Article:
Why do we hold Valentine’s Day, the day to celebrate hot romance, in the middle of cold snowy February?
What in the past made our ancestors decide that blizzards were the climate for love? Believe me, after shoveling the snow from my driveway, nothing – and I do mean nothing – is further from my mind than romance. So why is this holiday scheduled at such a frigid time of the year?
SOURCE – U.S. National Science Foundation
The answer is that the climate we are experiencing today is not necessarily the original weather people were experiencing when they created a romantic tradition for Valentine’s Day. Let’s look at the history and the weather.
Saint Valentine’s Day was established in an attempt to overshadow a distasteful Roman fertility festival – Lupercalia. Priests would sacrifice two male goats and a dog. Two of the priests would get dabbed in blood, make strips of the sacrifices’ skins, and dip the strips in blood. They would then run around town smacking women with the bloody strips. (Supposedly this made the ladies fertile.) No wonder it was replaced with flowers and chocolate! In 496 AD Pope Gelasius I suggested replacing the whole mess with a nice saint’s day.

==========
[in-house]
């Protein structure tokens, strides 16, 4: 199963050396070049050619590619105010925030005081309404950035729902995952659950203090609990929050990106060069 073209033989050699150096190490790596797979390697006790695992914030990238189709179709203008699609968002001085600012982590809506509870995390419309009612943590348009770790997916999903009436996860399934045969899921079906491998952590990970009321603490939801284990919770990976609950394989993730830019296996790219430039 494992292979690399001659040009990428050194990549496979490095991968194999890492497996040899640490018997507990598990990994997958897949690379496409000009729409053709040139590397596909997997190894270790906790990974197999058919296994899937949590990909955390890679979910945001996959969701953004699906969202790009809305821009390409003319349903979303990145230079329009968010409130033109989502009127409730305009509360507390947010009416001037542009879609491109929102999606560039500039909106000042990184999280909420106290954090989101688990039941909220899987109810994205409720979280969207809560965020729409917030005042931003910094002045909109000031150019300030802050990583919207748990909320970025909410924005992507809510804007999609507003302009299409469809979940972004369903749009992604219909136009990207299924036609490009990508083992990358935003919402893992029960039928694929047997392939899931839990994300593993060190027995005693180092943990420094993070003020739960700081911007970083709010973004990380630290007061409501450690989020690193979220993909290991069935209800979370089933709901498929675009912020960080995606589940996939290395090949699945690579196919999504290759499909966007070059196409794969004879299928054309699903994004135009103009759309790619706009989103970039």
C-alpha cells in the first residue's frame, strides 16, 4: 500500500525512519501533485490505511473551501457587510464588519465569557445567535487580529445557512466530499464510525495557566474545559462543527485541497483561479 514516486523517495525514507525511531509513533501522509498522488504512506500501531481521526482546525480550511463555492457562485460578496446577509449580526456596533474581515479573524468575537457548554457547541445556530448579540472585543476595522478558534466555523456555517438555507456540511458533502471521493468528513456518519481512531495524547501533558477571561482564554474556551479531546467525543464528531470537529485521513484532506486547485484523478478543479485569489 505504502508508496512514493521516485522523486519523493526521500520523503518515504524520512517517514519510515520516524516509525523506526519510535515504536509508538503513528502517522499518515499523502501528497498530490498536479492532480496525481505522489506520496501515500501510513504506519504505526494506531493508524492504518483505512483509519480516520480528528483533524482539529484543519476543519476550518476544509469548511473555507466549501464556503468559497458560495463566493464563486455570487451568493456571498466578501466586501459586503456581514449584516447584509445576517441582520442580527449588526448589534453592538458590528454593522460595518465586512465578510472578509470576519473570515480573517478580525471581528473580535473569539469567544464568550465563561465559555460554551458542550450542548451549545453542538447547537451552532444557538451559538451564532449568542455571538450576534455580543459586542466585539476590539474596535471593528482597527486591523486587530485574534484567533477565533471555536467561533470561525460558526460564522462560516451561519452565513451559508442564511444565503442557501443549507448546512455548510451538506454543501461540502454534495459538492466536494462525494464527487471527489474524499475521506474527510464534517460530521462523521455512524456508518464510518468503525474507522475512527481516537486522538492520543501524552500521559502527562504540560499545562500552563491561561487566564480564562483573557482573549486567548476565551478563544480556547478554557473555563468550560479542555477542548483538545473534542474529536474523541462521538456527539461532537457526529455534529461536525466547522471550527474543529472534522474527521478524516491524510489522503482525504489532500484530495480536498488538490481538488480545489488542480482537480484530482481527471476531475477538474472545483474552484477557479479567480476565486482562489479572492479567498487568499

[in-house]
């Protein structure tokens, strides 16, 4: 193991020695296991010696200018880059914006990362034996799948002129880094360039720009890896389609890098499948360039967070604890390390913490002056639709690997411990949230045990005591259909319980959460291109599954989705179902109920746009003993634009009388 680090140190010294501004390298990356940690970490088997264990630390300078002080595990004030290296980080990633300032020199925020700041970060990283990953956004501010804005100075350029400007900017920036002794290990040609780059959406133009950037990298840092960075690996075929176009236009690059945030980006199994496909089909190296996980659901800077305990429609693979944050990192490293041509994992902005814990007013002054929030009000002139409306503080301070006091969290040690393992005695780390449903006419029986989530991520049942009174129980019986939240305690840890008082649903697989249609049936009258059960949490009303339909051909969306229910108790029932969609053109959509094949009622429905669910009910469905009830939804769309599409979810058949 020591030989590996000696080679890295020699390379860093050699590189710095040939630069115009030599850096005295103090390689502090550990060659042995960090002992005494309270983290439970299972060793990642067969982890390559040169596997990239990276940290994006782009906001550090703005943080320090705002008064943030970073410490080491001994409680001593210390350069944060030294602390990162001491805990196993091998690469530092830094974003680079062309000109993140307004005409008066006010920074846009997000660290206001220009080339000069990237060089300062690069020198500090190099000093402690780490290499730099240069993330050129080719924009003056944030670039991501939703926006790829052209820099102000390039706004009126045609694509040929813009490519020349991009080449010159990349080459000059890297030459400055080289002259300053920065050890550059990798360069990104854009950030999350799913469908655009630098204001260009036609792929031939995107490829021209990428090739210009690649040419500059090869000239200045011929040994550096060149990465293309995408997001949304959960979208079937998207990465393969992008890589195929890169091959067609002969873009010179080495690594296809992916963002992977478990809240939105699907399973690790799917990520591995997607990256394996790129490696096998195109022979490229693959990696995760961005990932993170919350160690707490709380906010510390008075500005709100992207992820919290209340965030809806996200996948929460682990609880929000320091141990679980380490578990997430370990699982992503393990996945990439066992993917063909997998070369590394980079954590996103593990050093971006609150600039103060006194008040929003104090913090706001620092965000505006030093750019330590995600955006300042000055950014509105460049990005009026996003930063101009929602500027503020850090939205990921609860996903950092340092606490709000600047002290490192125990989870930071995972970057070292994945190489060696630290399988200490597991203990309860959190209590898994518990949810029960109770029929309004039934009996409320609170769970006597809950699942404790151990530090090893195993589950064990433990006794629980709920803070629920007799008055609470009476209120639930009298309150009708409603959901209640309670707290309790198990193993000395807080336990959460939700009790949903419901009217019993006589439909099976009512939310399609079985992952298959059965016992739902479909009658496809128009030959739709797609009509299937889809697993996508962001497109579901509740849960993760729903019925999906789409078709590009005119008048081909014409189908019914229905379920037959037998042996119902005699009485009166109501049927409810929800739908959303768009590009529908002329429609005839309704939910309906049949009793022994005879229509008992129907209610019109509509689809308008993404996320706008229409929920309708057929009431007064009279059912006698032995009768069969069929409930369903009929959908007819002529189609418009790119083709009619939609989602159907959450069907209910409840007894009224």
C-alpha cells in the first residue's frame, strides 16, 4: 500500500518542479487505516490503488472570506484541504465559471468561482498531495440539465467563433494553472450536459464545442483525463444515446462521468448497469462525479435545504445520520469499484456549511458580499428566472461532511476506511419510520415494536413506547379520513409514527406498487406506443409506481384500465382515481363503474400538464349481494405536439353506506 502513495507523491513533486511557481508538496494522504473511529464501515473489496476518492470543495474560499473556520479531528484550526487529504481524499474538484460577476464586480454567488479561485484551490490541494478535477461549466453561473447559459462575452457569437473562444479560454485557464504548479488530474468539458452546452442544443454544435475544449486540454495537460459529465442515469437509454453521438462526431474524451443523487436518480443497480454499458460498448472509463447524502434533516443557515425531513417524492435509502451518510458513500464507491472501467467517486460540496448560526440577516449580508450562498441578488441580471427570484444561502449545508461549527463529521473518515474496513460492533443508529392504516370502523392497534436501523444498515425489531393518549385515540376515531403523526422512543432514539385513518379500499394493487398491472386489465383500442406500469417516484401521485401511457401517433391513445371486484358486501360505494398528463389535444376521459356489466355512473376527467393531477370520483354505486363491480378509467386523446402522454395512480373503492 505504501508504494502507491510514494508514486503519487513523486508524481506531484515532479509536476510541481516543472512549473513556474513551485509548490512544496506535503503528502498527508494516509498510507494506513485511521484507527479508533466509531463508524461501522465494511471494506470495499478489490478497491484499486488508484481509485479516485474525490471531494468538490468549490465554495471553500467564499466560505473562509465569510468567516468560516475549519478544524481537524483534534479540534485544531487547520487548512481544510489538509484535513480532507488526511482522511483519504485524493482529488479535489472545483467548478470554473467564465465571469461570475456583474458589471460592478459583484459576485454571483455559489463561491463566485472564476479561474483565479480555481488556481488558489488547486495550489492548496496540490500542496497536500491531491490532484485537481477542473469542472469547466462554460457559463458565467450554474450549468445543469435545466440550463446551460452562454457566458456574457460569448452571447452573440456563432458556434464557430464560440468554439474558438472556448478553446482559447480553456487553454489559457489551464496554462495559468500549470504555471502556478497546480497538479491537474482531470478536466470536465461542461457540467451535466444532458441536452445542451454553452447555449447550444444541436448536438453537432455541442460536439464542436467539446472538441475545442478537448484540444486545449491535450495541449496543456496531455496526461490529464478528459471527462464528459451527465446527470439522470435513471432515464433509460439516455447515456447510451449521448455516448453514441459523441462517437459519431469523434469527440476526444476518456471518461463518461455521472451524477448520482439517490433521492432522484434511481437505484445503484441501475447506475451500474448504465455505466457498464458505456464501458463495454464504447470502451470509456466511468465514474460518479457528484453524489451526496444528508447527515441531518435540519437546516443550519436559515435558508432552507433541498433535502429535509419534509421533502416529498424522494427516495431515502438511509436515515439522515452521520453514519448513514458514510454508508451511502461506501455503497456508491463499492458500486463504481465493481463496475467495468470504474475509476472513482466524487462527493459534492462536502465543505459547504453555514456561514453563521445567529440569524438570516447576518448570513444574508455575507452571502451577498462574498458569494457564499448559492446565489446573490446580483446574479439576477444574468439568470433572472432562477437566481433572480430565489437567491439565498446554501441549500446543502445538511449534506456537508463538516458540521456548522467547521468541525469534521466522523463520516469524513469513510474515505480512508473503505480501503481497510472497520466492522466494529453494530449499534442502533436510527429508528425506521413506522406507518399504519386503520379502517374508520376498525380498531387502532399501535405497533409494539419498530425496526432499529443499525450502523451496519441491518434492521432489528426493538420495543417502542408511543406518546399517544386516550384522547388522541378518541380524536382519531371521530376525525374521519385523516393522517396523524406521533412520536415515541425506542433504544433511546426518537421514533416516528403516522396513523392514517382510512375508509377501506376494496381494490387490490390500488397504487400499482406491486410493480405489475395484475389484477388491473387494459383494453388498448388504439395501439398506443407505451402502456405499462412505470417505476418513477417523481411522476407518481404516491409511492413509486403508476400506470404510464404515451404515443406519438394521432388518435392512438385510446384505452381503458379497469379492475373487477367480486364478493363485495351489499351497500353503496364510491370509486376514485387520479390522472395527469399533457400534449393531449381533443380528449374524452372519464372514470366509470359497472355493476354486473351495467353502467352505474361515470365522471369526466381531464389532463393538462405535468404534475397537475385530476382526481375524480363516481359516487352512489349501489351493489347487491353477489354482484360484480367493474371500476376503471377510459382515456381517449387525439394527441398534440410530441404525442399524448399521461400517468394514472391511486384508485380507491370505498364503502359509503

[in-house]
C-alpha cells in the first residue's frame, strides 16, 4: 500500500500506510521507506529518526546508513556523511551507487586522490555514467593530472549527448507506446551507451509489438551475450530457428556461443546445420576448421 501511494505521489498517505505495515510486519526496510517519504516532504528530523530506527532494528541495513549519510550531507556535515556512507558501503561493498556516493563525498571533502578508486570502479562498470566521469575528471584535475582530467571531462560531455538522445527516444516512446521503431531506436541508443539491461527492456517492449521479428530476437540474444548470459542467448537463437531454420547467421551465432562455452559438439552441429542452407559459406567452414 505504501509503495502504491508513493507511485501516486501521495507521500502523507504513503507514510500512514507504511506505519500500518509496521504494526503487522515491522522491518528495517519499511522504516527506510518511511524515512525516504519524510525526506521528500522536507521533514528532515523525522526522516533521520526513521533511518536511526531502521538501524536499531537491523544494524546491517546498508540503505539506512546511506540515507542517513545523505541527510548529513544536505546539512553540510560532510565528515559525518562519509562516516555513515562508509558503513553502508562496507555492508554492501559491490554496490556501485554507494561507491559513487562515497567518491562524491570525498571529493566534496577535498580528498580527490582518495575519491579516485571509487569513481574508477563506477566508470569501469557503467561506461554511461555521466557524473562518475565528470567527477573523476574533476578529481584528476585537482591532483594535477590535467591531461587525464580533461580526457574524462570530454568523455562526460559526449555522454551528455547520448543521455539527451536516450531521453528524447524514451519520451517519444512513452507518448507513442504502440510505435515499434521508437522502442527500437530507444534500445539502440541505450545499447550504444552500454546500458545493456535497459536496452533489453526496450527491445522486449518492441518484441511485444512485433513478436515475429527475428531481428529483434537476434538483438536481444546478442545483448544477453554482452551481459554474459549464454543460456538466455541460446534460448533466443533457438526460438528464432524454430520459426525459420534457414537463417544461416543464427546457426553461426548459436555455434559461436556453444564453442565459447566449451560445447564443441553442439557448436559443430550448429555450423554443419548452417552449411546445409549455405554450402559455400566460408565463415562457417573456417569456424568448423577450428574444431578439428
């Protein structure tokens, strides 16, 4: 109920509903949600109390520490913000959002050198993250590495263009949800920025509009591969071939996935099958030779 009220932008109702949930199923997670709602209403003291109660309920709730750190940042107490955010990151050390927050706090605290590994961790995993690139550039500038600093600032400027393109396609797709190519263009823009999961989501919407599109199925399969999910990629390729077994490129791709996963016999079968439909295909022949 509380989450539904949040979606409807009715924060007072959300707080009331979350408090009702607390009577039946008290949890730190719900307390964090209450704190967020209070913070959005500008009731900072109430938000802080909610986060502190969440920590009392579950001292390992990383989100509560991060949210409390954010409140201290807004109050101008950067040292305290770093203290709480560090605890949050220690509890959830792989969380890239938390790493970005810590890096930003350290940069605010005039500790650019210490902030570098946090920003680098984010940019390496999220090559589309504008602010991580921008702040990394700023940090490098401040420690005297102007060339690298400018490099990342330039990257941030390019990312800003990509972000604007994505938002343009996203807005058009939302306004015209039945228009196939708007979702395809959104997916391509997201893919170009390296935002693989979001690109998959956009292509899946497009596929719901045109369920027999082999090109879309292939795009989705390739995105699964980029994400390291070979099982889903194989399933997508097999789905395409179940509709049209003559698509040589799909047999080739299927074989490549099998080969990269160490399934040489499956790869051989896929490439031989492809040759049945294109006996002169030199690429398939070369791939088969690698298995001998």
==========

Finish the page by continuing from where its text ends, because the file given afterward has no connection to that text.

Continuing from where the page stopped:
Centuries went by. There are no records of people feeling particularly lovey-dovey on February 14. Then, in 1382, Geoffrey Chaucer, a popular English poet wrote, "For this was Saint Valentine's Day, when every bird cometh there to choose his mate." Historian Jack B. Oruch finds this the first literary reference to Valentine’s Day and romance and concludes that Chaucer is probably the original mythmaker.
What makes the myth more humorous is that another historian, Henry Ansgar Kelly, claims Chaucer was referring to May 3, the day for St. Valentine of Genoa, not the frosty February St. Valentine of Rome’s date. Think about it – if you were a bird would you be frolicking in winter or spring?
Others point to the time that Chaucer wrote his poem – the end of the Medieval Warm Period (MWP). The above chart shows this period which represents anecdotal European climate, not necessarily global temperatures. Some theorize that those days may have been warm enough for hearts and birds to flutter in February.
For modern romantics, most portions of the US are finally beginning to warm – except the Great Lakes and Northeast, where you are being clobbered by an Alberta Clipper snowstorm. But whether you are basking in the 70°s in the Southwest or snuggled in front of a cozy New England fireplace – Happy Valentine’s Day!
(How's your Valentine's Day weather? To share, just comment in the box below!
Evelyn Browning Garriss, historical climatologist, is a longtime writer for The Old Farmer's Almanac. She is also editor of The Browning World Climate Bulletin and has advised farmers, businesses, and investors worldwide on upcoming climate events and their economic and social impact for the past 21 years.